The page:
In other words, some of the limits that might reduce the Chrome OS appeal to consumers are actually assets for business customers.
Chrome OS comes only built into laptops, not as a standalone operating system that anyone can install. Consumers can buy it conventionally--for example, Samsung's Series 5 Chromebook costs $499 with 3G hardware, not including data plans.
But for businesses and schools, Chromebooks are sold on a subscription basis starting at $20 per user per month for schools and $28 for per user per month for businesses. The fee includes warranty replacement of broken Chromebooks, and customers wanting to renew at the end of a three-year term can upgrade to a newer model.
The Chrome OS sales pitch for businesses emphasizes lower IT costs and less worry. It's easy to set users up with a new machine or to replace an older one; all they have to do is log on to their Google Apps account. Data stored on the machine is encrypted by default, and stored primarily in the cloud, so loss, theft, or damage of a Chromebook doesn't pose such a problem.
"Businesses want IT to be business partners solving business problems. The thing that always made that hard is fact that IT spends 60, 70, or 80 percent of their time caring for existing IT infrastructure. Let them focus on more important things," Weinstein said. "We're moving a significant portion of the client computing burden out of the enterprise and into the hands of the vendors."
What's a Chromebook good for?
Chromebooks, obviously, are suited to Web applications. But how much farther can they extend?
The Google Apps resellers, unsurprisingly, are optimistic about the prospects.
"I believe Chromebooks are a great fit for business travelers," said Jim McNelis founder of Dito. "They are small, lightweight, have a long battery life, and with 3G built in, there is almost always connectivity to the Internet, even when Wi-Fi is unavailable."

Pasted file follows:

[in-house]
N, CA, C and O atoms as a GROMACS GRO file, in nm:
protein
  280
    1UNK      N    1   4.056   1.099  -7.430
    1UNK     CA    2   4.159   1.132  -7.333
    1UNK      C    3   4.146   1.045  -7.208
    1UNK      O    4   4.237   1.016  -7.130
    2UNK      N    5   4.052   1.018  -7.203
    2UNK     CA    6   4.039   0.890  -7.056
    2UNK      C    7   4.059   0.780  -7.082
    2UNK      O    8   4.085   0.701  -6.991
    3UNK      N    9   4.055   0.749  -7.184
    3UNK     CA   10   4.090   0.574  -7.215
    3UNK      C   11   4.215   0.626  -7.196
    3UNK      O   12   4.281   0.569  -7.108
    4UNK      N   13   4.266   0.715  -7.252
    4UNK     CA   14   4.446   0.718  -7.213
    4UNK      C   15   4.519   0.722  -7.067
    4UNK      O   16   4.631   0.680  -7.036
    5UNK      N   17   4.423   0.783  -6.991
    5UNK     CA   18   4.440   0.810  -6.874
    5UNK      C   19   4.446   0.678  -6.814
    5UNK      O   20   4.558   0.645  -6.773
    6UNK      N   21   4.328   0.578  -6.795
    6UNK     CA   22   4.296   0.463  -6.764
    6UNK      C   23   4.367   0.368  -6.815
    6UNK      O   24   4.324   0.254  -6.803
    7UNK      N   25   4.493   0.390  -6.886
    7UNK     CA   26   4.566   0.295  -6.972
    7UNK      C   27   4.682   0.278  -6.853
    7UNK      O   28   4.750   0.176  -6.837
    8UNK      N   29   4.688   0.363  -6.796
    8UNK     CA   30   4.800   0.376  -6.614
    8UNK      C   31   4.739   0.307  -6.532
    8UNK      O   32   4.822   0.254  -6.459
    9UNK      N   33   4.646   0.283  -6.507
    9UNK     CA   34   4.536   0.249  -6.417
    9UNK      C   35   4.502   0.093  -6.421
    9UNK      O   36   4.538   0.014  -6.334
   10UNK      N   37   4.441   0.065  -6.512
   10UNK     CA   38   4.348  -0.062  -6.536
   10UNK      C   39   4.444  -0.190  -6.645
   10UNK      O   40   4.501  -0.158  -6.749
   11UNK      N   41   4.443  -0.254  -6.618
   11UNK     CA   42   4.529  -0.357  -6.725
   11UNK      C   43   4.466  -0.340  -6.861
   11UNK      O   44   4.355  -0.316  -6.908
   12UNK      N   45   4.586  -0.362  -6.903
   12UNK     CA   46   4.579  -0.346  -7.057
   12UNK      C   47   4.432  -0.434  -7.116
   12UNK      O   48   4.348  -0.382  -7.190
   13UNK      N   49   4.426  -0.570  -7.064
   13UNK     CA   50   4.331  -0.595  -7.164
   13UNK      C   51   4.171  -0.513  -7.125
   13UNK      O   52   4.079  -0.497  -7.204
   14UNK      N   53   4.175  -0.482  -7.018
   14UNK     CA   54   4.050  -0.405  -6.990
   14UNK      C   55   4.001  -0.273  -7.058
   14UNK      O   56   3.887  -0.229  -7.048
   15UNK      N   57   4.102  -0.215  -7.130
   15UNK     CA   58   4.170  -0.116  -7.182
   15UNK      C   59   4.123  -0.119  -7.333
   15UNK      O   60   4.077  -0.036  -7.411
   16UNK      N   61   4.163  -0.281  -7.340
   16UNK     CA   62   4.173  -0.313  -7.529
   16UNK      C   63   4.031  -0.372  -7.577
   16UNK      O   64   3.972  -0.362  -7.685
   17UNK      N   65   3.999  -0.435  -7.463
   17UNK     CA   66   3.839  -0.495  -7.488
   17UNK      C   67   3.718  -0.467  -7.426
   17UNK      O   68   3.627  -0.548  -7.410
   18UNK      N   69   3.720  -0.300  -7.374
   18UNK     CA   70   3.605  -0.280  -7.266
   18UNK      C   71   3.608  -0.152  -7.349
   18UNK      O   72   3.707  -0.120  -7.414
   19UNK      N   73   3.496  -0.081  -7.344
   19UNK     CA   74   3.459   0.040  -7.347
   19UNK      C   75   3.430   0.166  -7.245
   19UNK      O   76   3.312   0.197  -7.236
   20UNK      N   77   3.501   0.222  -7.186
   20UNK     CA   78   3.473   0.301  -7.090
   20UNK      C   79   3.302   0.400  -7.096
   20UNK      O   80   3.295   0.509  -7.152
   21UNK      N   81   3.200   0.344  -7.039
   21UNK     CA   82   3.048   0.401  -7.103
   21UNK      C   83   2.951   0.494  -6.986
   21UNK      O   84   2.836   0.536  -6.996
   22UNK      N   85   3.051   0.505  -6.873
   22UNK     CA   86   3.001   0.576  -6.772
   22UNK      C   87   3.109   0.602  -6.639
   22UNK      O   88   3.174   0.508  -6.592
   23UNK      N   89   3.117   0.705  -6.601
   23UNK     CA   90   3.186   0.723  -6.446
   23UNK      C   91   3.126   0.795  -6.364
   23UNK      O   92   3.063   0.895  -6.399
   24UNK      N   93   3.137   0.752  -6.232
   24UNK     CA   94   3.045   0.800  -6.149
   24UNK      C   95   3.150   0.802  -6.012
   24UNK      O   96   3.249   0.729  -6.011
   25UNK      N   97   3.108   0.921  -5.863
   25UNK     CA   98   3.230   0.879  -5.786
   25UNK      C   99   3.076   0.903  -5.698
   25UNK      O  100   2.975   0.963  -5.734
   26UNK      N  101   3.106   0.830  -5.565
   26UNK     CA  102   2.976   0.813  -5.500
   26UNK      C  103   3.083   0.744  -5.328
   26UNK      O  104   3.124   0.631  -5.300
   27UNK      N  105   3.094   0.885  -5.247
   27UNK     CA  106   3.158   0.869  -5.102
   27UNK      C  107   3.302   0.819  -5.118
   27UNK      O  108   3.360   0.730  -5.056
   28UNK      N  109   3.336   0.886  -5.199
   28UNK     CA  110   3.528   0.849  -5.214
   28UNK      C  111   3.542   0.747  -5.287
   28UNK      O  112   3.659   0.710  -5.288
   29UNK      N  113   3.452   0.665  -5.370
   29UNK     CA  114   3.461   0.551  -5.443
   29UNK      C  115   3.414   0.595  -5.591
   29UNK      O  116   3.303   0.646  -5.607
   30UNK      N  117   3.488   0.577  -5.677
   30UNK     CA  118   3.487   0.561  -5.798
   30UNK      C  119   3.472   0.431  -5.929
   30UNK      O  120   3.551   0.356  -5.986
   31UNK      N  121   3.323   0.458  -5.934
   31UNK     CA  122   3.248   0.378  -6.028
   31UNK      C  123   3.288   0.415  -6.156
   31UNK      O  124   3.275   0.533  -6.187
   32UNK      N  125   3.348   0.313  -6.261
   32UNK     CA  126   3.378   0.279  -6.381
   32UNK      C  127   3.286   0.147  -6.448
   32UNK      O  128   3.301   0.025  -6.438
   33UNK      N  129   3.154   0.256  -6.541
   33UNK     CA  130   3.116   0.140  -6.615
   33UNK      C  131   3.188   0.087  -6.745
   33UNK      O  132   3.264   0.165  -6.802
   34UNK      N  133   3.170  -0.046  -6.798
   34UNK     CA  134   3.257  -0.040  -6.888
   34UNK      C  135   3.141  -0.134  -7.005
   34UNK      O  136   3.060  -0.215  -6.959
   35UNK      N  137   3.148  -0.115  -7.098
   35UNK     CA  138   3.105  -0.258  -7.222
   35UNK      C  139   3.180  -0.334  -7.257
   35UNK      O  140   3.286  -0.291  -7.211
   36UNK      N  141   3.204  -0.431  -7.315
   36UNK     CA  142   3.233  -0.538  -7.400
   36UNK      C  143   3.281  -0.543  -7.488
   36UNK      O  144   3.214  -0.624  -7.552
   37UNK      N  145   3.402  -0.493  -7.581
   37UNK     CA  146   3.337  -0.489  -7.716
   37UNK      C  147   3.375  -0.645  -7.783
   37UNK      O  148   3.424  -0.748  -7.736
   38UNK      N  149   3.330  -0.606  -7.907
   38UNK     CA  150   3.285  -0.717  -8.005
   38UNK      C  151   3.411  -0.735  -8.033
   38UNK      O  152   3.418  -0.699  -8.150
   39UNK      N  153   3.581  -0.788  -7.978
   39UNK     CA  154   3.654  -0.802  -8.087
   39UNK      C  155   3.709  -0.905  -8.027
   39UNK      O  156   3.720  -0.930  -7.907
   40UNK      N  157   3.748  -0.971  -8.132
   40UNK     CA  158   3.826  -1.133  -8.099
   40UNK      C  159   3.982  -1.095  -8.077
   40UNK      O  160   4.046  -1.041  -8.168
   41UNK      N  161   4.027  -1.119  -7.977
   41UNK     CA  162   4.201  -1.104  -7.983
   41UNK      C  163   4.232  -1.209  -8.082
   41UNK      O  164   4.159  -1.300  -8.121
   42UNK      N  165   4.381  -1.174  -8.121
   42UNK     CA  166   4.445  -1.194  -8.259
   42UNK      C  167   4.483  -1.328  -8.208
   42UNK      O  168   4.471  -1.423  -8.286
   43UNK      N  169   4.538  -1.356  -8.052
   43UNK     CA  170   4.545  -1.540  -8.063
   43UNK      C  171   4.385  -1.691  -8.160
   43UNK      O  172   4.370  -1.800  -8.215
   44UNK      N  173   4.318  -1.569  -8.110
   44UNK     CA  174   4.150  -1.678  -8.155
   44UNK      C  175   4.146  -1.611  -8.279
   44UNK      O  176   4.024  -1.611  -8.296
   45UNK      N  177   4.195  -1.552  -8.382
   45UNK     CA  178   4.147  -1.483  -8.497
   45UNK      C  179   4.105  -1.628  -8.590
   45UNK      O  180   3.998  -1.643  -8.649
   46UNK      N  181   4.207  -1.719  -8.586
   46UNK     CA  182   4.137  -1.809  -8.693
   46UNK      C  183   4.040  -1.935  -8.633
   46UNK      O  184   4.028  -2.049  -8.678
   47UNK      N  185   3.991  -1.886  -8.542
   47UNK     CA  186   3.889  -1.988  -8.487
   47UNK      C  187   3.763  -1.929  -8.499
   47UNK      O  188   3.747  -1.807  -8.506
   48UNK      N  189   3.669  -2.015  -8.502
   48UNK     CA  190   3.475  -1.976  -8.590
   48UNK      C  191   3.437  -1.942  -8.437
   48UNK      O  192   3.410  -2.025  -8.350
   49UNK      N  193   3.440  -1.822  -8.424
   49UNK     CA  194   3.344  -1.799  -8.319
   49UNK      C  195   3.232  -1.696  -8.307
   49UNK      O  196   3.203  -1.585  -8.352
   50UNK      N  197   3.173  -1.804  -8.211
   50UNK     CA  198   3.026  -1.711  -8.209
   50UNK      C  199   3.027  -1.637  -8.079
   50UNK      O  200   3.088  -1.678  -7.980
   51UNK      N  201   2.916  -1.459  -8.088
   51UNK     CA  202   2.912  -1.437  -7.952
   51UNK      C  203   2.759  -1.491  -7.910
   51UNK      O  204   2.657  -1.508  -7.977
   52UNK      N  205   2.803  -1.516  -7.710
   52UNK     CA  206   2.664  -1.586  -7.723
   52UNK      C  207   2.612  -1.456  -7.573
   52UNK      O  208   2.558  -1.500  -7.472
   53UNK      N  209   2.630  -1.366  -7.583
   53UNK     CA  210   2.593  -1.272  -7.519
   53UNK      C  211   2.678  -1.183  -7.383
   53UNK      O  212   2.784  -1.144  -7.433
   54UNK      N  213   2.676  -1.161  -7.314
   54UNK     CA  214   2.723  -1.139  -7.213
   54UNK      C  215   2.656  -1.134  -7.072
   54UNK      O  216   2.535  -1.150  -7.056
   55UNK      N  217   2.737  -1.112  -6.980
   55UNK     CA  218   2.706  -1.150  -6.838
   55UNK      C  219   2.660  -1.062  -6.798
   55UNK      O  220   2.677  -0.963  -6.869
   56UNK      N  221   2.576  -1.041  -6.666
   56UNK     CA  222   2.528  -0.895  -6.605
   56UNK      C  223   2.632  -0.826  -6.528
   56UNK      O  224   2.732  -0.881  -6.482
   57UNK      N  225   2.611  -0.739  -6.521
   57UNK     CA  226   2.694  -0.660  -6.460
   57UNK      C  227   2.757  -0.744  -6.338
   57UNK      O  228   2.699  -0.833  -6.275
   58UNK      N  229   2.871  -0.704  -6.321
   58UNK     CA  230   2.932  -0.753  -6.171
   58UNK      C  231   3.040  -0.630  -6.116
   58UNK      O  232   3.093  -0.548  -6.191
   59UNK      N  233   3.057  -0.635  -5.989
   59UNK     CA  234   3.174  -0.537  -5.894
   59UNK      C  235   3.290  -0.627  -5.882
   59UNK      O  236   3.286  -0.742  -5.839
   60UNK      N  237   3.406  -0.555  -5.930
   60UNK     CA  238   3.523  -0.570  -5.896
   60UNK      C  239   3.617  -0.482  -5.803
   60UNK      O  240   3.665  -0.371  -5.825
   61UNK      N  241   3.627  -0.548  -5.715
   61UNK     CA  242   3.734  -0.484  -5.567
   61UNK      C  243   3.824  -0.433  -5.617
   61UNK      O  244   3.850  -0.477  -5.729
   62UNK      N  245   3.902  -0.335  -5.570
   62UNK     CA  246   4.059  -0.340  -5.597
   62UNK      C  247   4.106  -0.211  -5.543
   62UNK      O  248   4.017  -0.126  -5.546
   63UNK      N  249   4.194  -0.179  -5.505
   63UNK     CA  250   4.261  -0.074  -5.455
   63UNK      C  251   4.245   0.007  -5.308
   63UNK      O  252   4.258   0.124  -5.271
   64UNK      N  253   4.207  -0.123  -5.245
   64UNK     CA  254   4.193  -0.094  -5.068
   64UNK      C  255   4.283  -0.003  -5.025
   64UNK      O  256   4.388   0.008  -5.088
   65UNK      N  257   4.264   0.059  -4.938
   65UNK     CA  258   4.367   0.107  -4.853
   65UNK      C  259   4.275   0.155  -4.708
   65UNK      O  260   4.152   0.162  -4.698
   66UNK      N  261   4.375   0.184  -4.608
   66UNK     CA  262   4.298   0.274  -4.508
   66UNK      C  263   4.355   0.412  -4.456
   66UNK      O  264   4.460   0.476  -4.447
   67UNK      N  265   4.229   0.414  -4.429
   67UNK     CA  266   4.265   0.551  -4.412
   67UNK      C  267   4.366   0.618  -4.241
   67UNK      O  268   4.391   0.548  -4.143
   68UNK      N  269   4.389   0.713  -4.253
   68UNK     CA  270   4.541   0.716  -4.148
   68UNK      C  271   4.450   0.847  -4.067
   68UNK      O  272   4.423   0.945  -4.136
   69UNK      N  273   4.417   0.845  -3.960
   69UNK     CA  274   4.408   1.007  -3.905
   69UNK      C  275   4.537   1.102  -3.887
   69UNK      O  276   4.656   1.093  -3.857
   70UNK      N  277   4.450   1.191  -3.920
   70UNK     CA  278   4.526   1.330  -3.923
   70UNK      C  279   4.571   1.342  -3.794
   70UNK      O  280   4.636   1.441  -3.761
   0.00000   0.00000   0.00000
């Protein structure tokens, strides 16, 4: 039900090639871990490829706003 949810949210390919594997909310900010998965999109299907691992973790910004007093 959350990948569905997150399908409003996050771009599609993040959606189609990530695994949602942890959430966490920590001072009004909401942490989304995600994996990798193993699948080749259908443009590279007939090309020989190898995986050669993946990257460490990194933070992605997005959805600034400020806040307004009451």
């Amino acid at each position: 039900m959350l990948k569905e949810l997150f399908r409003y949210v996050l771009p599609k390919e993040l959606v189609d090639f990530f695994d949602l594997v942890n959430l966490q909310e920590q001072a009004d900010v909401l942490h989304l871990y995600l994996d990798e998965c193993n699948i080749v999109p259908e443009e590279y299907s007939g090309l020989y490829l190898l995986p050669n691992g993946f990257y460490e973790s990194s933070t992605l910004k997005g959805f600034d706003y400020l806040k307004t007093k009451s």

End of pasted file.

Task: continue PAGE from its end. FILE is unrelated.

Offline access for Google Docs, due this summer, also could help for the times when Chromebook users need to work on places such as subways, airplanes, or conferences where wireless networks are unreliable or unavailable.
However, McNelis added, "For users who regularly use installed software, such as a trainer using GotoWebinar or WebEx, the Chromebooks are not currently a great fit."
Google is hoping partnerships with companies such as Citrix, which let such software run on a central server, will help patch over those problems.
"Companies like Citrix are enabling virtual desktop access through Chrome OS to help workers who make heavy use of desktop software programs like Adobe design," Cohn said. "In the coming years, however, we expect to see Web-based HTML5 applications replacing even this type of desktop software. The Aviary suite, for example, provides a glimpse into the future how traditional desktop applications may translate into a browser-based model."
Eighteen Dito employees have been trialing Cr-48 Chromebooks for the last five months. "Dito can do about 80 percent of our work on our Chromebooks today, only needing traditional PCs and Macs for desktop application-specific tasks, like GotoMeeting or Skype," he said. "We expect that 80 percent to increase to 95 percent by next year."
Of course, that raises an ugly Chromebook issue: if it's not a replacement for a PC, IT departments will get the hassle and expense of supporting dual systems. Don't be surprised therefore if Chromebooks show up first where they can completely replace a PC.
One clear place to start: "Anything customer-service oriented, like a call center," Weinstein said.
Weinstein sees Chromebooks as well suited to cloud-computing services--not just Google Apps, but also Salesforce.com for customer relationship management (CRM) software or Workday for human resources matters such as payroll.
Some customers have shown themselves ready for cloud computing, and the resellers are eager to push them one step farther with Chromebooks. Now it's just up to Google to let them off the leash.